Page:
NORTHUMBERLAND — Kathy Keiper, now retired from the Selinsgrove Center, recently said the words "handicapped" or "challenged" did not apply to the adults she worked with.
"I'd worked in a vocational workshop teaching them vocational skills," Keiper said. "I'd been there 27-and-half years.
Keiper said the adults with developmental difficulties, which she called "handi-capable," learned sanding skills through her instruction.
What makes her career and myriad of other achievements more remarkable was that Keiper herself was born without the ability to see.
In spite of her blindness, Keiper taught the residents sanding skills, furniture finishing and other skills.
"They learned very quickly," she recalled. "We also taught them to use mineral oil to give their projects a sheen."
Keiper said she has done it all while blind in part because of her enjoyment of people and a desire to make a positive difference in their lives.
"My other senses also played in," Keiper explained from her home at the Nottingham Village Retirement Center. "Using my sense of touch, my sense of hearing I really try to listen what the other person (says). Even though they might be saying or doing one thing, (I) can sense what they are saying deeper."
Vocal qualities, Keiper said, tell a great deal about what a person is trying to say. Patience and perseverance also play a role in finding the skills and gifts of other people.
Keiper said she learned to read Braille in first grade while attending the Overbook School for the Blind in Philadelphia. The school is still in existence though they now also accept students with hearing impairments.
"I don't really remember a whole lot about learning (Braille)," she said. "We learned when we were in first grade as you folks start to learn printing."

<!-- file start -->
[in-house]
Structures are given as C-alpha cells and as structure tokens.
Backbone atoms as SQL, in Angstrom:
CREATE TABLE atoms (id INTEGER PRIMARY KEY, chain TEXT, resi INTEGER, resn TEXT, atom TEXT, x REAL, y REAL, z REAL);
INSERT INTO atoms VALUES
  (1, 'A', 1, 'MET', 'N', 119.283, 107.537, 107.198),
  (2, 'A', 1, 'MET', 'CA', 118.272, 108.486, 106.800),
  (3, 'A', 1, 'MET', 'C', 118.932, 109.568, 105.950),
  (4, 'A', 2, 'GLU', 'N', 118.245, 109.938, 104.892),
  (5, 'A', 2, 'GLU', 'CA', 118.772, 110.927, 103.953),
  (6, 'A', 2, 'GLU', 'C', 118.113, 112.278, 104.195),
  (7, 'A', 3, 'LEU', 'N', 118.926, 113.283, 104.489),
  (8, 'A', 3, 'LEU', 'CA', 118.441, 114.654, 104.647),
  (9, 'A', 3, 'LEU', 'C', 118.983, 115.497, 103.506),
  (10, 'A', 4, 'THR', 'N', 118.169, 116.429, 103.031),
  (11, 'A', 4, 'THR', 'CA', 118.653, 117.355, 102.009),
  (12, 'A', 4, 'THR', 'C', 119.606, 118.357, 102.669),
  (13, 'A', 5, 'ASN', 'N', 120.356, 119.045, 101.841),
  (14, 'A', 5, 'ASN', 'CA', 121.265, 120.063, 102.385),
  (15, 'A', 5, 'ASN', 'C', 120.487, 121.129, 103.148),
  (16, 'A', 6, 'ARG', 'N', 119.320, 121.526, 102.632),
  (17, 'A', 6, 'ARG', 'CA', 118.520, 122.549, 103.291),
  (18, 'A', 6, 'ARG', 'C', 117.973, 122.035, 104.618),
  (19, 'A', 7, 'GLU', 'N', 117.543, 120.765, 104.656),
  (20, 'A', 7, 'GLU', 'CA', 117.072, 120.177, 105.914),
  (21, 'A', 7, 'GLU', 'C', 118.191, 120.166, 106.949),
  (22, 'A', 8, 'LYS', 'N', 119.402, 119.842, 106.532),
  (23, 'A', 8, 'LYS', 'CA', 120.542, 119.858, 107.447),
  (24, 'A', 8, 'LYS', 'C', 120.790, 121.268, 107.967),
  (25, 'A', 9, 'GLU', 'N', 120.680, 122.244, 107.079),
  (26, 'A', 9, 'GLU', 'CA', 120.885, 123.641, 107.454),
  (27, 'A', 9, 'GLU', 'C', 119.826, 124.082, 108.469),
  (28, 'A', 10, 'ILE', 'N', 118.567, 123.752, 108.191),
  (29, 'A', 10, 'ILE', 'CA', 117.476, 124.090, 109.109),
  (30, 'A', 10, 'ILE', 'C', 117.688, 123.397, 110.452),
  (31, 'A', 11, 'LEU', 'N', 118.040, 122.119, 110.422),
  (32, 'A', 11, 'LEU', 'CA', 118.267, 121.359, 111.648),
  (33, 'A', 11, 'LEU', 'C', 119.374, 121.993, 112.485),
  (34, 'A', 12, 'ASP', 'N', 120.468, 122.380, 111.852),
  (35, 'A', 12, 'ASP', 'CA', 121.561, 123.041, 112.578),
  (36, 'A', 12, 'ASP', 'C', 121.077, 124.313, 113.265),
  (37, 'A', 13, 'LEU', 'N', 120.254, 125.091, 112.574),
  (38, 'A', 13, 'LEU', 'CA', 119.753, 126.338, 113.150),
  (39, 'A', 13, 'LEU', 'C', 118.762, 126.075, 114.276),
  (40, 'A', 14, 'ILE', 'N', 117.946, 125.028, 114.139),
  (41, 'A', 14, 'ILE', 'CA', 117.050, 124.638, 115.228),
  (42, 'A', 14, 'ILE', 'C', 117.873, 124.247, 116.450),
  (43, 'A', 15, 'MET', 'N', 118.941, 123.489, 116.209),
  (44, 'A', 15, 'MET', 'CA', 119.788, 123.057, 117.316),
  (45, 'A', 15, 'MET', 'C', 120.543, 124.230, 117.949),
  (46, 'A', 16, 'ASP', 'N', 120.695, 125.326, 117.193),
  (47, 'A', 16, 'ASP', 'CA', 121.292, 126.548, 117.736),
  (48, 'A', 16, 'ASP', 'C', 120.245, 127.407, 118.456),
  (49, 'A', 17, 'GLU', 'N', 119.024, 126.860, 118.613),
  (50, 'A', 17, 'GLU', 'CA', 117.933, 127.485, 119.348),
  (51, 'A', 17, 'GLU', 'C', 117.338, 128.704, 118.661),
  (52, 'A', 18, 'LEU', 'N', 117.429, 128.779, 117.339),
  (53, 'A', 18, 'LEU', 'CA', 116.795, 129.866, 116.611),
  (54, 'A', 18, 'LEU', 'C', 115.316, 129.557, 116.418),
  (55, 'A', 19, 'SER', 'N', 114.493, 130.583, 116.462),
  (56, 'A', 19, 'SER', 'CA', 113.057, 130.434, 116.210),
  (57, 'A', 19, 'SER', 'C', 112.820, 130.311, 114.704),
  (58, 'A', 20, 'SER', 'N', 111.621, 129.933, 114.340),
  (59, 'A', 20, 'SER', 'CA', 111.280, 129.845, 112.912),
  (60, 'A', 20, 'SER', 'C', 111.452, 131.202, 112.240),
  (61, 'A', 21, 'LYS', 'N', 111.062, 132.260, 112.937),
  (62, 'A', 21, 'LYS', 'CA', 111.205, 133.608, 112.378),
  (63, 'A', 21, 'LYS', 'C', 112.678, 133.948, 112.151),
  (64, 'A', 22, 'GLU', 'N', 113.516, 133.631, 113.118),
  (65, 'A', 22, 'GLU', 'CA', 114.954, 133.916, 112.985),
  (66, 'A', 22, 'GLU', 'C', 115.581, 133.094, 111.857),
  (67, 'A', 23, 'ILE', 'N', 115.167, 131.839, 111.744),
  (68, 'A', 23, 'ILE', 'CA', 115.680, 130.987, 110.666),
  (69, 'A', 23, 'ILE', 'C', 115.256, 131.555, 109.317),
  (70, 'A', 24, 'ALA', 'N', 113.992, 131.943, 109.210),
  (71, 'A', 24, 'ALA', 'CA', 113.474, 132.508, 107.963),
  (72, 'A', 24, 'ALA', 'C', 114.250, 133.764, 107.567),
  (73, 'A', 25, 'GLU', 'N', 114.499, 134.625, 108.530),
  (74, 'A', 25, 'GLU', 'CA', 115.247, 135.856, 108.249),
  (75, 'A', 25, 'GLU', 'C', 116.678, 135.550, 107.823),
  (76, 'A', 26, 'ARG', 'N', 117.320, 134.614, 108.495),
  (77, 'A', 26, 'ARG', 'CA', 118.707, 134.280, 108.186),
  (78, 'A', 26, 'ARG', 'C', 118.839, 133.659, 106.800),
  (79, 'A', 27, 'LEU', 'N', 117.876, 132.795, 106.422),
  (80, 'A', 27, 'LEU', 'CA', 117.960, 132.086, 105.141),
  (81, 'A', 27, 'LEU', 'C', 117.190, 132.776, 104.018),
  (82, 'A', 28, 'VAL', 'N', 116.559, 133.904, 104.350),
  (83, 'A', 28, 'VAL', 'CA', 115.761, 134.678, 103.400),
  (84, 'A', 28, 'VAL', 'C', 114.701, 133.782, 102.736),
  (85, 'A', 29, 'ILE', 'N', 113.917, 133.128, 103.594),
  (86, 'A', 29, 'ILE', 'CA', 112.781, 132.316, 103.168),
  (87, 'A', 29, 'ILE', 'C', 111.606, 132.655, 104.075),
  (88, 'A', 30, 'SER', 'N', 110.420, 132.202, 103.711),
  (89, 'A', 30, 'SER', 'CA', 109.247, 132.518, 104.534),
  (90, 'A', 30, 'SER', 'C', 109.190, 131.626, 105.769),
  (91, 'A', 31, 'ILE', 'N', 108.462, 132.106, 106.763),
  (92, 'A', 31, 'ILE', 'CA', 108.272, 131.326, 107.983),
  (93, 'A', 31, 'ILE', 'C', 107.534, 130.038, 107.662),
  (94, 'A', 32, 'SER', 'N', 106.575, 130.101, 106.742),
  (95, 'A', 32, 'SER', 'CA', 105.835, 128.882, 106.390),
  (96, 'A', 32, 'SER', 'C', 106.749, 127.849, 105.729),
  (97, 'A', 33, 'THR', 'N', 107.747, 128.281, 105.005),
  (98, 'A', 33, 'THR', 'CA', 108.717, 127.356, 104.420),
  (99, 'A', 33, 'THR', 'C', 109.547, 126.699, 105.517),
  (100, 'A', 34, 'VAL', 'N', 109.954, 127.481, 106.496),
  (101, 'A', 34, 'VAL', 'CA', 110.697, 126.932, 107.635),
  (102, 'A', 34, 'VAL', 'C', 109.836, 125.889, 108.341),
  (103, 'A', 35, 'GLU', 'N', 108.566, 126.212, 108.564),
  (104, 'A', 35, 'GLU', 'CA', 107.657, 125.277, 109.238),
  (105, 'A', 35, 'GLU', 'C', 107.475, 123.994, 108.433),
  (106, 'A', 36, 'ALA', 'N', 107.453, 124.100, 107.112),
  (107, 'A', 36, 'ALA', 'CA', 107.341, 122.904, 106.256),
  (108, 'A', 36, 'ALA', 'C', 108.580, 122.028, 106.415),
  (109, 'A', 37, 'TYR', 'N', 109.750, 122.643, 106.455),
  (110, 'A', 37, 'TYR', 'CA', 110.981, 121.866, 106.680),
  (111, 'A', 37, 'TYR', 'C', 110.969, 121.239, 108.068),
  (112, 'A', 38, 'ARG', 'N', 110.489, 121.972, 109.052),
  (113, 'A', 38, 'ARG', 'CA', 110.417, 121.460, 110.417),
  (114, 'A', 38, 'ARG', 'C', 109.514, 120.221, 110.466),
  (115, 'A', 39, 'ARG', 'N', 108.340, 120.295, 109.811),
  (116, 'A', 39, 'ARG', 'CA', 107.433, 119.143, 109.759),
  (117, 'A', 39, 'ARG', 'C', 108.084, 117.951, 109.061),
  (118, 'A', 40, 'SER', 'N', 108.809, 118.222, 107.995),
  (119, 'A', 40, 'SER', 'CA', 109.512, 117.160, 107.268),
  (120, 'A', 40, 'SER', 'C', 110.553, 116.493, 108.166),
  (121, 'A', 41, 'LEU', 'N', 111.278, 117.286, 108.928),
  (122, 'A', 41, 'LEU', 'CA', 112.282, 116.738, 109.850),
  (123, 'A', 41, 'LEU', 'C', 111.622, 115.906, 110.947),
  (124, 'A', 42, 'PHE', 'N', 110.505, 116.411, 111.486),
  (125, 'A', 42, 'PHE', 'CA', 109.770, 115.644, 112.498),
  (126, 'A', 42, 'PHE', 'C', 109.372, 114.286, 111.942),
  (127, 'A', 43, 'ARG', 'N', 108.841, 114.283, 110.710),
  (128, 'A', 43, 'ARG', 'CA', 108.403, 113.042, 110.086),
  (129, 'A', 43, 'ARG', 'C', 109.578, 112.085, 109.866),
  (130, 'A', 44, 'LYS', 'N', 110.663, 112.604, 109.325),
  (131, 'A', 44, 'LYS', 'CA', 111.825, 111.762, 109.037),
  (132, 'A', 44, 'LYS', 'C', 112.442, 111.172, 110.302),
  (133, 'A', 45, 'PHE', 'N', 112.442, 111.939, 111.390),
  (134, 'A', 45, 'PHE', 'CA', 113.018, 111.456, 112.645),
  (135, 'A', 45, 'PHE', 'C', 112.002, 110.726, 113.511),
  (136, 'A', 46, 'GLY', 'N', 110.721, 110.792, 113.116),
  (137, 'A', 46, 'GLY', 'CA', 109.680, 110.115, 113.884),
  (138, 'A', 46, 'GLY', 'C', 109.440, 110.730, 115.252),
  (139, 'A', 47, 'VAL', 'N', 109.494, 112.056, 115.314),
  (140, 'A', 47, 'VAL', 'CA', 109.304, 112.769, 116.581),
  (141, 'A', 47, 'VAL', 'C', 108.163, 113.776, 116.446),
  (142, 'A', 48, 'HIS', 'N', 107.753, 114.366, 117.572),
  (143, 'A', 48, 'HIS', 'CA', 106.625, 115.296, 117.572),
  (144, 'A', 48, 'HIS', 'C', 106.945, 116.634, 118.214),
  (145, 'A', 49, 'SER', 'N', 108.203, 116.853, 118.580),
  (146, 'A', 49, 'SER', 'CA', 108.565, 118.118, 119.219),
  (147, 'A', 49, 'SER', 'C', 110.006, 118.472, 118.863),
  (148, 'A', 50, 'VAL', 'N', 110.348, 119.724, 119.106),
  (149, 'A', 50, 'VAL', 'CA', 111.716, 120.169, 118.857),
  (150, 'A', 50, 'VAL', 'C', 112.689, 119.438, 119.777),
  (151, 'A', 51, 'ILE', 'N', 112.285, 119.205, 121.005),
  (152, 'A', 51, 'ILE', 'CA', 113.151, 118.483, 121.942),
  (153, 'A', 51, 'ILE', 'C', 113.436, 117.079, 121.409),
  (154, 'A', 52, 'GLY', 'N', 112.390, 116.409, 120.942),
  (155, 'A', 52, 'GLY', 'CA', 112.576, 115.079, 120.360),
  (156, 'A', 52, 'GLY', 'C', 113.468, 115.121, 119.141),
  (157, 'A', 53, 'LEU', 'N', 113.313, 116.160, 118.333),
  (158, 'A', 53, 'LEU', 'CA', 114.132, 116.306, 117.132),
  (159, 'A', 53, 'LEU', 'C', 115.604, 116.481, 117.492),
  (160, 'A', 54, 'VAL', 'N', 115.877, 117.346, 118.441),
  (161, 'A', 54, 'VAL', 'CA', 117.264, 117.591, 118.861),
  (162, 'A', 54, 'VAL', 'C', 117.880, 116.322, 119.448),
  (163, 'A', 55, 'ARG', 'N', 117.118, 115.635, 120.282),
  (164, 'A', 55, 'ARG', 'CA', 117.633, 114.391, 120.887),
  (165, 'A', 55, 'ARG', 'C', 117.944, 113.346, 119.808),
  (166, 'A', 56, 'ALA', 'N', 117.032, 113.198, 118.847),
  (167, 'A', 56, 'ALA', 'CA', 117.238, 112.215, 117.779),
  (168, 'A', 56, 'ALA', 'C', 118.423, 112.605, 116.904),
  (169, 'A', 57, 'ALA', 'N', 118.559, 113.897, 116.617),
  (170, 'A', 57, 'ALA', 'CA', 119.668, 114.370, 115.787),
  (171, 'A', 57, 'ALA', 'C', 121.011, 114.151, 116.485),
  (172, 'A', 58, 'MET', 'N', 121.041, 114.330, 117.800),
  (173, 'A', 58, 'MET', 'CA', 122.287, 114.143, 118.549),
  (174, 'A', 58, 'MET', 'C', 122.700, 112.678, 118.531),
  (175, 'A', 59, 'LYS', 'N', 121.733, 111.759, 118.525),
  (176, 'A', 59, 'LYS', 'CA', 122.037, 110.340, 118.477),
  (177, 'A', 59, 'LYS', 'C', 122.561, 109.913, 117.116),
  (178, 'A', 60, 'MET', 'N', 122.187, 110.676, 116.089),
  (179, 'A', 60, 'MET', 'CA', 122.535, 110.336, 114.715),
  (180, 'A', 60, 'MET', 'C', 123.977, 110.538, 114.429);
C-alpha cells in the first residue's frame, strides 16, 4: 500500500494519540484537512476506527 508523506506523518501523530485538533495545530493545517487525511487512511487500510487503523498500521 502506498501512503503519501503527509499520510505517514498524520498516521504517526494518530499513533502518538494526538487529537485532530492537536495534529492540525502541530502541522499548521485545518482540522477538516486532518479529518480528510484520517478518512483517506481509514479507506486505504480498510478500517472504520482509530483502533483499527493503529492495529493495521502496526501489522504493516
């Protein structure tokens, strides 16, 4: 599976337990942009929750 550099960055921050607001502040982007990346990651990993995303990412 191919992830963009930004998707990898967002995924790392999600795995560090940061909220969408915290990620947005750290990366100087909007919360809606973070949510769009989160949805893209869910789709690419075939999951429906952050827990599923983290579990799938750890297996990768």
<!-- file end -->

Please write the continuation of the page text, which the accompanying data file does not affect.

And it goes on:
Keiper said Braille, named for its inventor, was an international code which allows people who cannot see to read. Each figure contains six dots which may represent letters or words depending on how they are arranged.
"There is Grade One Braille, which is writing everything out letter-by-letter," Keiper said. "For my name I would write K-A-T-H-Y."
Grade Two Braille has about 175 contractual signs, Keiper said, which shorten the code a bit when using a Braille printer. The first letters of a word like "forest" would include a contraction for the letters "st" at the end of the word.
Keiper added that Grade Three Braille was much more like shorthand, and she was not that familiar with it.
Keiper said she has missed volunteering at the Sunbury YMCA where she has read aloud to pre-schoolers in day care from books in Braille. "Little House on the Prairie" by Laura Ingalls Wilder was a favorite.
She hoped to obtain a copy of "Clifford the Big Red Dog" for the time when it can be done again.
Other activities included donating blood for the Red Cross and serving as a hospice volunteer in nursing homes and hospitals.
"I just kind of went and sat and talked with them to see where their heads are and their hearts are," Keiper said. "We try to talk about pleasant memories of childhood or when they were married."
Keiper said her first hospice patient had AIDS, which ironically contributed to his blindness. She also sang at his funeral at the request of his family.
Keiper noted she has volunteered in many area hospitals in a variety of ways in addition to reading to residents. Shredding confidential records was among her activities at one local hospital.
"It really was a great task, because of HIPPA (Health Insurance Portability and Accountability Act) you have to be so careful," she said. "Obviously, they knew there was no way on God's green earth that I was going to cheat and look at the information."
Keiper hoped she could be the "hands and feet" of Jesus for the people she's worked with.
"I don't consider myself a religious fanatic," she said. "But I do have a relationship with the Lord and he is such a big part of my life. Hopefully that can be reflected to other folks with God's help."